Dear Jesus, help me to spread Your fragrance everywhere I go.
Flood my soul with Your spirit and life.
Penetrate and possess my whole being so utterly,
That my life may only be a radiance of Yours.

Shine through me, and be so in me
That every soul I come in contact with
May feel Your presence in my soul.
Let them look up and see no longer me, but only Jesus!

Stay with me and then I shall begin to shine as You shine,
So to shine as to be a light to others;
The light, O Jesus will be all from You; none of it will be mine;
It will be you, shining on others through me.

Let me thus praise You the way You love best, by shining on those around me.
Let me preach You without preaching, not by words but by my example,
By the catching force of the sympathetic influence of what I do,
The evident fullness of the love my heart bears to You.


The Australian Government’s White Lie Policy

This week, compassionate Australians have been shocked at the secrecy of their Government regarding the outcome of a boat load of refugees bound for the Australian shore. Today, we learn that the High Court is giving the Government a run for its money, contesting that the Government is acting within International Law, the Universal Declaration of Human Rights and the UN Refugee Convention of which Australia is a signatory. To place some weight behind the High Court claim, more than 50 legal scholars from 17 universities were signatories to statement claiming the actions of the Government to be in violation of International law. Somehow, the fearless Australian Leader Tony Abbott has still had the audacity to claim that “what we do is consistent with our legal obligations and safety at sea.” Immigration Minister, Scott Morrison has similarly claimed that the policy implemented to “Stop the Boats” has been successful, and has in fact saved lives that may have instead died at sea. While I am certain this is technically true, it is a thinly veiled white lie by omission of the reality for those refugees returned to their home country so “safely”. It is all enough to make thinking, compassionate Australians shift uncomfortably in their softly padded sofas.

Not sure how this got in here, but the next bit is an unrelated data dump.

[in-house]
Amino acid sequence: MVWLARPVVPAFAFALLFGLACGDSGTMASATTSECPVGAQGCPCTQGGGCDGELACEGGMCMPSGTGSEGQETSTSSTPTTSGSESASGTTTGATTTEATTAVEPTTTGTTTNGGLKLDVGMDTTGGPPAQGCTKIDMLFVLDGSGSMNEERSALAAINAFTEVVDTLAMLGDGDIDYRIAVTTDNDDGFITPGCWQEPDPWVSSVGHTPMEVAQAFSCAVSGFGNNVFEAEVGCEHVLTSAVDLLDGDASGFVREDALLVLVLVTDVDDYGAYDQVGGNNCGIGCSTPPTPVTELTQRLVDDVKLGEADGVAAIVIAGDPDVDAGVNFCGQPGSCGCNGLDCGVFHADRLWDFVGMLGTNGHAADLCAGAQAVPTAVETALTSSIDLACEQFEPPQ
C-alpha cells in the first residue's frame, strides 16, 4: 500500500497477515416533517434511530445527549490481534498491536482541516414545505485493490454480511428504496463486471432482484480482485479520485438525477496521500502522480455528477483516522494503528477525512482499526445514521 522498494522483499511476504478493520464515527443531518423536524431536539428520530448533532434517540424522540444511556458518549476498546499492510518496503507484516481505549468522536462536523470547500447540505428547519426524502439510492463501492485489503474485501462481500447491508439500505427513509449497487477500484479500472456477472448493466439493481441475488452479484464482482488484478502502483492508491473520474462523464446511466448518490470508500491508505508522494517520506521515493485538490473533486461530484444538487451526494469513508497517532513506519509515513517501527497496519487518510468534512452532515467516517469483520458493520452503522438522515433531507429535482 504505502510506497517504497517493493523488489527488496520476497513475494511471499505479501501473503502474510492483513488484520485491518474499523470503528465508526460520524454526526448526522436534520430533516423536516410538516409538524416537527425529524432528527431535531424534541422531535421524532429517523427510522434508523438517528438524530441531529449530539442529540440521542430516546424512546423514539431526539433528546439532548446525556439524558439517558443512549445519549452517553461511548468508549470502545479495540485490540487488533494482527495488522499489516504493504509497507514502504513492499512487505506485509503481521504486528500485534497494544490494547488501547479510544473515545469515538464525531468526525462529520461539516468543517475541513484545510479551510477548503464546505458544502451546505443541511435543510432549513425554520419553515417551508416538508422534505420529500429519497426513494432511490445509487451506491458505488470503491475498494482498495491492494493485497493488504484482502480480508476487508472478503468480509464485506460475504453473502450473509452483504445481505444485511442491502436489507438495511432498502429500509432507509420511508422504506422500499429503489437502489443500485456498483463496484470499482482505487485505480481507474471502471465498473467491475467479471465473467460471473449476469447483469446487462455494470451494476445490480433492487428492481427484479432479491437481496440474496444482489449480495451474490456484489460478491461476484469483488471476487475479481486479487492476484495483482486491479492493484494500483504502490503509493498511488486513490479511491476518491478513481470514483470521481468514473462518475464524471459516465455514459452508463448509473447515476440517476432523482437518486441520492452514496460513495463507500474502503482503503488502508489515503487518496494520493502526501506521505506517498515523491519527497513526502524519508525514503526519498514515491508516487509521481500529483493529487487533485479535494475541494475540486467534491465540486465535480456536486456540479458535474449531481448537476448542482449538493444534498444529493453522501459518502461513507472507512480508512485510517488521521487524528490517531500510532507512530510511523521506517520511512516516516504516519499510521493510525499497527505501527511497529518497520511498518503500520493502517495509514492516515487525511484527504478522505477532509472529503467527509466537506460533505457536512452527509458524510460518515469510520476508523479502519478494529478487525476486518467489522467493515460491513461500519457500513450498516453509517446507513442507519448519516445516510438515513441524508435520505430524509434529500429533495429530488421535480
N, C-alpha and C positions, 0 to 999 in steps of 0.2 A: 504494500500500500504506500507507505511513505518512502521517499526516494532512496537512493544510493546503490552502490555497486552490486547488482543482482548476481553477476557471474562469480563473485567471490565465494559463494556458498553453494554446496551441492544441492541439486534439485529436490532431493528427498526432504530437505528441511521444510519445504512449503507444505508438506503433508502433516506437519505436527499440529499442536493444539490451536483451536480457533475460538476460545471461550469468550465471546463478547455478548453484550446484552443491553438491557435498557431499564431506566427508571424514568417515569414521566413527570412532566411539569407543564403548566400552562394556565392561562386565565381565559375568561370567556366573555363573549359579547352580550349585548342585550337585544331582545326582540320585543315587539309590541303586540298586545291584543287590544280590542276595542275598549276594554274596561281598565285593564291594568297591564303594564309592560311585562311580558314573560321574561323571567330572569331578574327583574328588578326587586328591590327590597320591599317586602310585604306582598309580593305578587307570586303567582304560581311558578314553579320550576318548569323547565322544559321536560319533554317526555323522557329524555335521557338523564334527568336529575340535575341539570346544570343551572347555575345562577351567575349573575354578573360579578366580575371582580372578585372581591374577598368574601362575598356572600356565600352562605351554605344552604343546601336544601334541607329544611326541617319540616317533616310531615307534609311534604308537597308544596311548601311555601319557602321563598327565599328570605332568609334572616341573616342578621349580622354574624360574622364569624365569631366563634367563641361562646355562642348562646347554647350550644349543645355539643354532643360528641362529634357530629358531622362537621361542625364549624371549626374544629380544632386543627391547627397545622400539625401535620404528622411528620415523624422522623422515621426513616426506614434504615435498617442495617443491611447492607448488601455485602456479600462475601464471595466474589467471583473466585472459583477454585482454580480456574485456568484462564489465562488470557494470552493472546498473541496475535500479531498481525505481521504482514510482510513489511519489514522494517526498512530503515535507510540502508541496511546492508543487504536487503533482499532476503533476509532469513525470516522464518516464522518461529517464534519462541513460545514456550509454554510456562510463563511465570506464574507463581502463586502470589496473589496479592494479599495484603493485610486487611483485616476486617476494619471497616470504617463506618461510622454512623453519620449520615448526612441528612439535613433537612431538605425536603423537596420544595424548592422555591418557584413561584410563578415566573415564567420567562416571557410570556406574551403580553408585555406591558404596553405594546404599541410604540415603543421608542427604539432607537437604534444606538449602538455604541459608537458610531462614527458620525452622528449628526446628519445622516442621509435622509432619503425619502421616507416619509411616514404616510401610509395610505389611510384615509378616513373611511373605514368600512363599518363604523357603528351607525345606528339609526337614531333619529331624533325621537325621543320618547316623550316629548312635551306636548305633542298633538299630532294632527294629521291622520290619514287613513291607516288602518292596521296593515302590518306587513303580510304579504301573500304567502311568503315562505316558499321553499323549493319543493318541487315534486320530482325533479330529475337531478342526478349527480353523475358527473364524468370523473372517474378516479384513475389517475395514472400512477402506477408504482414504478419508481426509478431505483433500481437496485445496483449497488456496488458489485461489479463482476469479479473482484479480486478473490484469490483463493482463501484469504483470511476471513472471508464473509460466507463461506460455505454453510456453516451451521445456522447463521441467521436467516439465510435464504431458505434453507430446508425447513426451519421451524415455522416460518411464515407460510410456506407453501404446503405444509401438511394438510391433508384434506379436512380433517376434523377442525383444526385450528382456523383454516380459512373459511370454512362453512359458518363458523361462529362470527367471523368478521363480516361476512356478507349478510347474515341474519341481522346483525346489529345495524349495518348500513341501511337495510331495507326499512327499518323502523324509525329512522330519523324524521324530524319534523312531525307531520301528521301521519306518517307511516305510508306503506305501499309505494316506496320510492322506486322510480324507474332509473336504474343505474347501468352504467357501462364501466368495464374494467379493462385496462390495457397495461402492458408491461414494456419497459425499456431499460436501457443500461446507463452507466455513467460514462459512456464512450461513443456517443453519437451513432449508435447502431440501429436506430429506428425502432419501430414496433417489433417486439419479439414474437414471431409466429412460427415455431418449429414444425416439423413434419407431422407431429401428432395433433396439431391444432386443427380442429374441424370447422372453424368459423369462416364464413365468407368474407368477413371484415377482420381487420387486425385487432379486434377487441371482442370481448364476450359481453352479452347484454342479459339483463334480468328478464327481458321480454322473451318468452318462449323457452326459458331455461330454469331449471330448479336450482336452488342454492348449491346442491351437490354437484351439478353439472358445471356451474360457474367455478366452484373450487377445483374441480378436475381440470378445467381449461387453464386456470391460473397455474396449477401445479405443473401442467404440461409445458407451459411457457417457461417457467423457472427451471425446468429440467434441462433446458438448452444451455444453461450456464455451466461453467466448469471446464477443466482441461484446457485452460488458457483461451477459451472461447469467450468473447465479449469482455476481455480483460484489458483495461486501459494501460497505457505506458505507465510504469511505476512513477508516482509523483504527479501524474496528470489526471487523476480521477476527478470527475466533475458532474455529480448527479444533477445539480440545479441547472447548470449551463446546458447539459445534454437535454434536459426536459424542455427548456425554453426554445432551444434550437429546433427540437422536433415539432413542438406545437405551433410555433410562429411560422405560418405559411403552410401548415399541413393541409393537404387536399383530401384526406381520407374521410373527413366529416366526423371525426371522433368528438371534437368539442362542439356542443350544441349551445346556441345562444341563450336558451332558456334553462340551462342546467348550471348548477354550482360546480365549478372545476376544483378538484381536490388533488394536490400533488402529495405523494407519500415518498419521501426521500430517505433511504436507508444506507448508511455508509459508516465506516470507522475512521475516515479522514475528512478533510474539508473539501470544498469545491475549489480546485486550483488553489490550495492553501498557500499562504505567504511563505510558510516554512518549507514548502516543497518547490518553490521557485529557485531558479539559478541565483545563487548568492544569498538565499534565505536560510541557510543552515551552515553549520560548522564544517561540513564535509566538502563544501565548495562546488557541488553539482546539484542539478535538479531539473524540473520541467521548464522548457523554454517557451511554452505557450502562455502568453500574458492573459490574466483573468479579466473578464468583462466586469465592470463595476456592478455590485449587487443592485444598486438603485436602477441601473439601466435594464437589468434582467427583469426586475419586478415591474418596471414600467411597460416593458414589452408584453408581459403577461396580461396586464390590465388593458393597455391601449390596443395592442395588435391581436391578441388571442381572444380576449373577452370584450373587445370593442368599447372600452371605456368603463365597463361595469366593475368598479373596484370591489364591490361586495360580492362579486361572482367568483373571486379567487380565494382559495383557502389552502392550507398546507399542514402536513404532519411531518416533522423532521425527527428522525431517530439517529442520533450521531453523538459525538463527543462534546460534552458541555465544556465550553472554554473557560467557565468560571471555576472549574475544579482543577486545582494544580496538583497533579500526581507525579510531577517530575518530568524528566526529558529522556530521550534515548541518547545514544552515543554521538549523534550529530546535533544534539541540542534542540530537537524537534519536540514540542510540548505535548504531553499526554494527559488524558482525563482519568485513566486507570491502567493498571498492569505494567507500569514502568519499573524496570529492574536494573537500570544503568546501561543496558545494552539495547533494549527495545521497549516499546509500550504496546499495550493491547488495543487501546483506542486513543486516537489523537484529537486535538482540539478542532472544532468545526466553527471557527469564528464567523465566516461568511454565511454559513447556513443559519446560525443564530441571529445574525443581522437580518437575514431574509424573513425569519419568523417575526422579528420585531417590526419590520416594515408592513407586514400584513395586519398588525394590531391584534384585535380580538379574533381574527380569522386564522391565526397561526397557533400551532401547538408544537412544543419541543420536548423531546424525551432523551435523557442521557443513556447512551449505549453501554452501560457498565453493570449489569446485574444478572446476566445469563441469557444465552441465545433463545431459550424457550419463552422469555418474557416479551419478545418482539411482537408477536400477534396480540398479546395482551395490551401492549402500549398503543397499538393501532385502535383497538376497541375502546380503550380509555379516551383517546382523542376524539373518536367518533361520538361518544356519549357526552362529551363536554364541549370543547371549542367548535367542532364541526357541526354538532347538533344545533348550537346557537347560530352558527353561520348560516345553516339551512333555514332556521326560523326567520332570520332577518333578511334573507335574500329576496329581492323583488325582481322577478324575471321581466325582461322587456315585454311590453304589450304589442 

Christians, humanitarians, lawyers, psychologists, refugee rights groups and others have all criticised the Government for their contemptible policy, and yet the Government hails its policy a great success, stopping the boats, turning back “illegal” immigrants and hitting the people smuggling trade. Meanwhile, the price of this policy in monetary terms seems inconsistent with the claims by the Government of a “Budget Emergency”. Claims before the September election spruiked the idea that Labor’s Offshore Processing policy was expensive, and the only solution to save money in this area was to “Stop the Boats”. Unfortunately, this Myth has been busted, with figures showing that allowing a genuine refugee to live in the community costs nearly a quarter of a million dollars less than offshore detention/processing. One can only begin to comprehend the cost of involving the military to continually guard the seas, “protecting” Australians from the influx of desperate people wanting a safer, better life in our beautiful backyard.

All of this is much more galling when one considers the fact that the fearless Australian Prime Minister hails from a Catholic belief system. It seems unfathomable that not only is this policy shaming Australians on the International stage, but also Catholics on the secular stage. Internationally, Australia has been slammed by news agencies such as the BBC, al-Jazeera, the Irish Times, India’s Business Standard and Zee News. As Catholics, we can barely utter the words “Tony Abbott is a Catholic” without feeling utterly betrayed, when his policy on Asylum Seekers is so distant from the compassionate position of the Australian Catholic Church.

Morrison’s claims that the refugees have been safely returned home into the hands of Sri Lankan police should send chills up your spine. In the same breath, he will also tell you that those refugees have broken Sri Lankan law by attempting to leave the country illegally, and he may also suggest that each refugee has less than 50% chance of torture or death upon return, and so therefore were deemed safe to return to their homeland. This does not mean that each person has less than a 50% chance of torture or death, but that up to 50% of those refugees are highly likely to be tortured or killed. How anyone can claim this to be a successful policy leaves me breathless.